This quote, joined with one by the poet Thomas Traherne, will change your life. Traherne wrote, "Can a man be just unless he loves all things according to their worth?" See, love all things. ALL THINGS!. What? Yes, but 'according to their worth'. By all means, therefore, love a Big Mac, but according to it's worth, for next to a five course French meal the Big Mac's worth is perhaps much less.
In college I joined the opera chorus against my first inclination. But when I thought about it I came to the conclusion that lots of decent people, people more educated and wiser and older than I seemed to like opera, so maybe my dislike of fat ladies bellowing in Italian was something I ought to get over. So with an open mind I joined the opera chorus and learned to like Puccini and Verdi, who are worth was much more than the music I had loved up to that time.
Same with religion. When confronted with something new we all need to have an open mind and open heart and realize that God has far more goodness and truth and beauty in store for us than we can ever imagine, and we should stop being so picky. Instead we ought to welcome new things with curiosity, an open mind and an open heart.
This has happened to me many times in my pilgrimage in the Catholic Church. I was in Oklahoma once and had a day off. I wanted to visit a nearby Benedictine monastery, but it turned out to be not so nearby and you needed a jeep to get there it was so out in the sticks. So it was suggested that we visit the shrine of the Infant of Prague instead. Now, I didn't really 'get' the Infant of Prague. To me it was just a doll baby dressed up in outlandish clothes with a crown on his head. I wasn't disrespectful or anything--I just didn't get it.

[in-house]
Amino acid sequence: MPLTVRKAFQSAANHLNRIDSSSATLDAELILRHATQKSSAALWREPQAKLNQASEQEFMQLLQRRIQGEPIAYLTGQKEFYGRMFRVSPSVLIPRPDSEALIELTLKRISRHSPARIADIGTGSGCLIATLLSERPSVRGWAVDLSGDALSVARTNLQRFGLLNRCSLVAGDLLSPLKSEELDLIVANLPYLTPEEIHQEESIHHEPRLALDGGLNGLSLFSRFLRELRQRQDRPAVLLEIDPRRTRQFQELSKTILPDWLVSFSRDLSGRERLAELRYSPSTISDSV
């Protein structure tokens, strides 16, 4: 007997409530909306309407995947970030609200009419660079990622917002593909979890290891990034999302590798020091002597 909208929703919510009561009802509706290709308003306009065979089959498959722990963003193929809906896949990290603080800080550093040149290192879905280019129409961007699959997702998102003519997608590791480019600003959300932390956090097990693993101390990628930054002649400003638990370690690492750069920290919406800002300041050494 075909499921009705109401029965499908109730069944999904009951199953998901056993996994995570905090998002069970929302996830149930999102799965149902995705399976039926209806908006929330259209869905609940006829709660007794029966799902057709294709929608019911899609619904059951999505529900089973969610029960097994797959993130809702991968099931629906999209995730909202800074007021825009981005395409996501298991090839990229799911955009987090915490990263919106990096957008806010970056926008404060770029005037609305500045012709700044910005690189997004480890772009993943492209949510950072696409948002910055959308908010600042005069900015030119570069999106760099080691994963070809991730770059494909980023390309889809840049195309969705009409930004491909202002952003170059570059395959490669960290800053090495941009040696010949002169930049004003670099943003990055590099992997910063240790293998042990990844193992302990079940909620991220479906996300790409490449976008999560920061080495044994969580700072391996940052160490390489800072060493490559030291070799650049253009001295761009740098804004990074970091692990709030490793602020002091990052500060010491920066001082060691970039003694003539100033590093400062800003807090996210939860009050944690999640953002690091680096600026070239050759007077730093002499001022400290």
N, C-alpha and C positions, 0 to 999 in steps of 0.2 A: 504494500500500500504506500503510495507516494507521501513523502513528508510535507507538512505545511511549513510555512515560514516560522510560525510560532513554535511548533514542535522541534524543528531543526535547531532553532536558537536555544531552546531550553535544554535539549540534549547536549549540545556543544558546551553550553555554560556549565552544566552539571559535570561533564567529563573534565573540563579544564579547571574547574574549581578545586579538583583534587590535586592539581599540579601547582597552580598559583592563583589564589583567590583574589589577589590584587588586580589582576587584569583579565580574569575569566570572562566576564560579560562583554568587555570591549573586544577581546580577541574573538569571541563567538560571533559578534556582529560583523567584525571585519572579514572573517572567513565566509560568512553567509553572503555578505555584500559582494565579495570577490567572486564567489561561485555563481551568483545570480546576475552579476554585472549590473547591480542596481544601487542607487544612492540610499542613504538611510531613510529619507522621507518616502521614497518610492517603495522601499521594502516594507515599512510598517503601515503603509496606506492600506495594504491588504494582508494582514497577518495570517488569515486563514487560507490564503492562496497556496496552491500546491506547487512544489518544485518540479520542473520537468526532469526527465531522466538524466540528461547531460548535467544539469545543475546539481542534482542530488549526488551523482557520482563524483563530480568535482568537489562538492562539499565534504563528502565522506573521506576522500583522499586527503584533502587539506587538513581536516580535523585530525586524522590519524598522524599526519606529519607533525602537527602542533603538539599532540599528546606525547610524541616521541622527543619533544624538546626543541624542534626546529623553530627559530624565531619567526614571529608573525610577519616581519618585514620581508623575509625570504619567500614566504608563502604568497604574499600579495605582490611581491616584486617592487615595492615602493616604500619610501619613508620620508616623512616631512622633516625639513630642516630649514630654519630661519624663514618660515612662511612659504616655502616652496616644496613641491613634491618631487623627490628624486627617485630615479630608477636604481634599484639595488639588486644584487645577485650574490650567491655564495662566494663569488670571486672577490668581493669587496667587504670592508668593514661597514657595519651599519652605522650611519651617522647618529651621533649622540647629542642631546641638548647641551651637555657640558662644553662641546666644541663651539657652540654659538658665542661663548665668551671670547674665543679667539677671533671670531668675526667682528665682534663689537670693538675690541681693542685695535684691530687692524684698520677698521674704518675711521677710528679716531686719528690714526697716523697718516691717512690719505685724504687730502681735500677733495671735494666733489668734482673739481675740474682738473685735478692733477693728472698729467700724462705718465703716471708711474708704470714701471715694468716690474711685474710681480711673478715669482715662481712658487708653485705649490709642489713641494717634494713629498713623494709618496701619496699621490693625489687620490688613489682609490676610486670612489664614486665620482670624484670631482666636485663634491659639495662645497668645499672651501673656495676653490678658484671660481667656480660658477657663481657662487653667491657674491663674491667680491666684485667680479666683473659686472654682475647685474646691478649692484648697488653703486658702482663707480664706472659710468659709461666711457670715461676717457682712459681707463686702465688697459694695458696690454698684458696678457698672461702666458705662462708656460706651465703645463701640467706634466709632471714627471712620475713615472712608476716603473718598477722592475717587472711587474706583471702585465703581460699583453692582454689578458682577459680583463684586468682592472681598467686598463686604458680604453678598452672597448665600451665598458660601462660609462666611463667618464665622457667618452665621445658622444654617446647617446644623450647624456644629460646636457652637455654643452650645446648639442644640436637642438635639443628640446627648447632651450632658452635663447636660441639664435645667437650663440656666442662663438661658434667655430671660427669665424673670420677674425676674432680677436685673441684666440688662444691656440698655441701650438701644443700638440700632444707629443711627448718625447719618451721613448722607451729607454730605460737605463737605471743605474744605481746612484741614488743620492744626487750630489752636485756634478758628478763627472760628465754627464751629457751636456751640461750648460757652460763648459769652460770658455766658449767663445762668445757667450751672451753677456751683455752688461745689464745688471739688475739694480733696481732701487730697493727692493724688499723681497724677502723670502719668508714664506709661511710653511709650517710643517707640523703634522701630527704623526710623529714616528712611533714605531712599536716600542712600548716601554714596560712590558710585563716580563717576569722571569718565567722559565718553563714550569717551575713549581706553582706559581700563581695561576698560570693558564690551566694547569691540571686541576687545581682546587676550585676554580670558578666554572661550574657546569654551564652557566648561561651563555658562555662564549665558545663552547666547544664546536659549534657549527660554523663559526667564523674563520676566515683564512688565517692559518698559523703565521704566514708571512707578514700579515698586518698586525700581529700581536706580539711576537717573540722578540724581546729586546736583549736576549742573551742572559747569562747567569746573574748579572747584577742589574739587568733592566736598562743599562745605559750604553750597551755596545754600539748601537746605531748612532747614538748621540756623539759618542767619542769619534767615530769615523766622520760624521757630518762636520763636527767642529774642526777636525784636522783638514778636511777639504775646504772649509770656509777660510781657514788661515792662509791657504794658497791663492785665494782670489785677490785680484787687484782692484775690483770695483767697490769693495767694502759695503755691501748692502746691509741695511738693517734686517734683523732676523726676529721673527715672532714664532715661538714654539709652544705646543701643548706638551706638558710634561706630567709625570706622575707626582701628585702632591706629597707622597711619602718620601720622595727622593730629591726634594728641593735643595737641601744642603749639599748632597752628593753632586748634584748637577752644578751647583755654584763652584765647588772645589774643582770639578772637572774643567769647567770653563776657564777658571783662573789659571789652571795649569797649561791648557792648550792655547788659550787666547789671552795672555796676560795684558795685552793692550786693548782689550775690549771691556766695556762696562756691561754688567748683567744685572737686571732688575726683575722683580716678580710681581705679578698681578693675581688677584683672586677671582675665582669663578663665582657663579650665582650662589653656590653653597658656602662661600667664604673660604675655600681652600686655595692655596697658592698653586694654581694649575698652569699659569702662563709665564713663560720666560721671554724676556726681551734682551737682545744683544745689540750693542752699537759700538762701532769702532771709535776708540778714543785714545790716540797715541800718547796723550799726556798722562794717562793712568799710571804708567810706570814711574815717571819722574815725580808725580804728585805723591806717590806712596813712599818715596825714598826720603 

But wanting to affirm and not deny, I jumped in the car and off we went. I met the priest warden of the shrine and he told me about the history of the Infant of Prague--how it had links with St Teresa of Avila and therefore with St Therese (who was one of my favorites). Ahh! St Therese of the Child Jesus. I get it! So I knelt before the image and still not quite having made the long journey from the head to the heart I prayed, "Lord, help me to understand this Infant of Prague thing."
In the stillness I saw that this was a pro life image. It was a reminder that the King of Kings and Lord of Lords had become a little child, and that in this cruel and cynical age we needed to remember that unless we become like little children we cannot enter the kingdom. So now I love the Infant of Prague and when something new and Catholic comes my way I'm going to try to affirm and not deny!
Fr Longenecker is parish priest of Our Lady of the Rosary Catholic Church in Greenville South Carolina. Visit his blog and website and browse his books at http://www.dwightlongenecker.com
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Pope Francis Prayer Intentions for March 2014
Respect for Women: That all cultures may respect the rights and dignity of women.
Vocations: That many young people may accept the Lordís invitation to consecrate their lives to proclaiming the Gospel.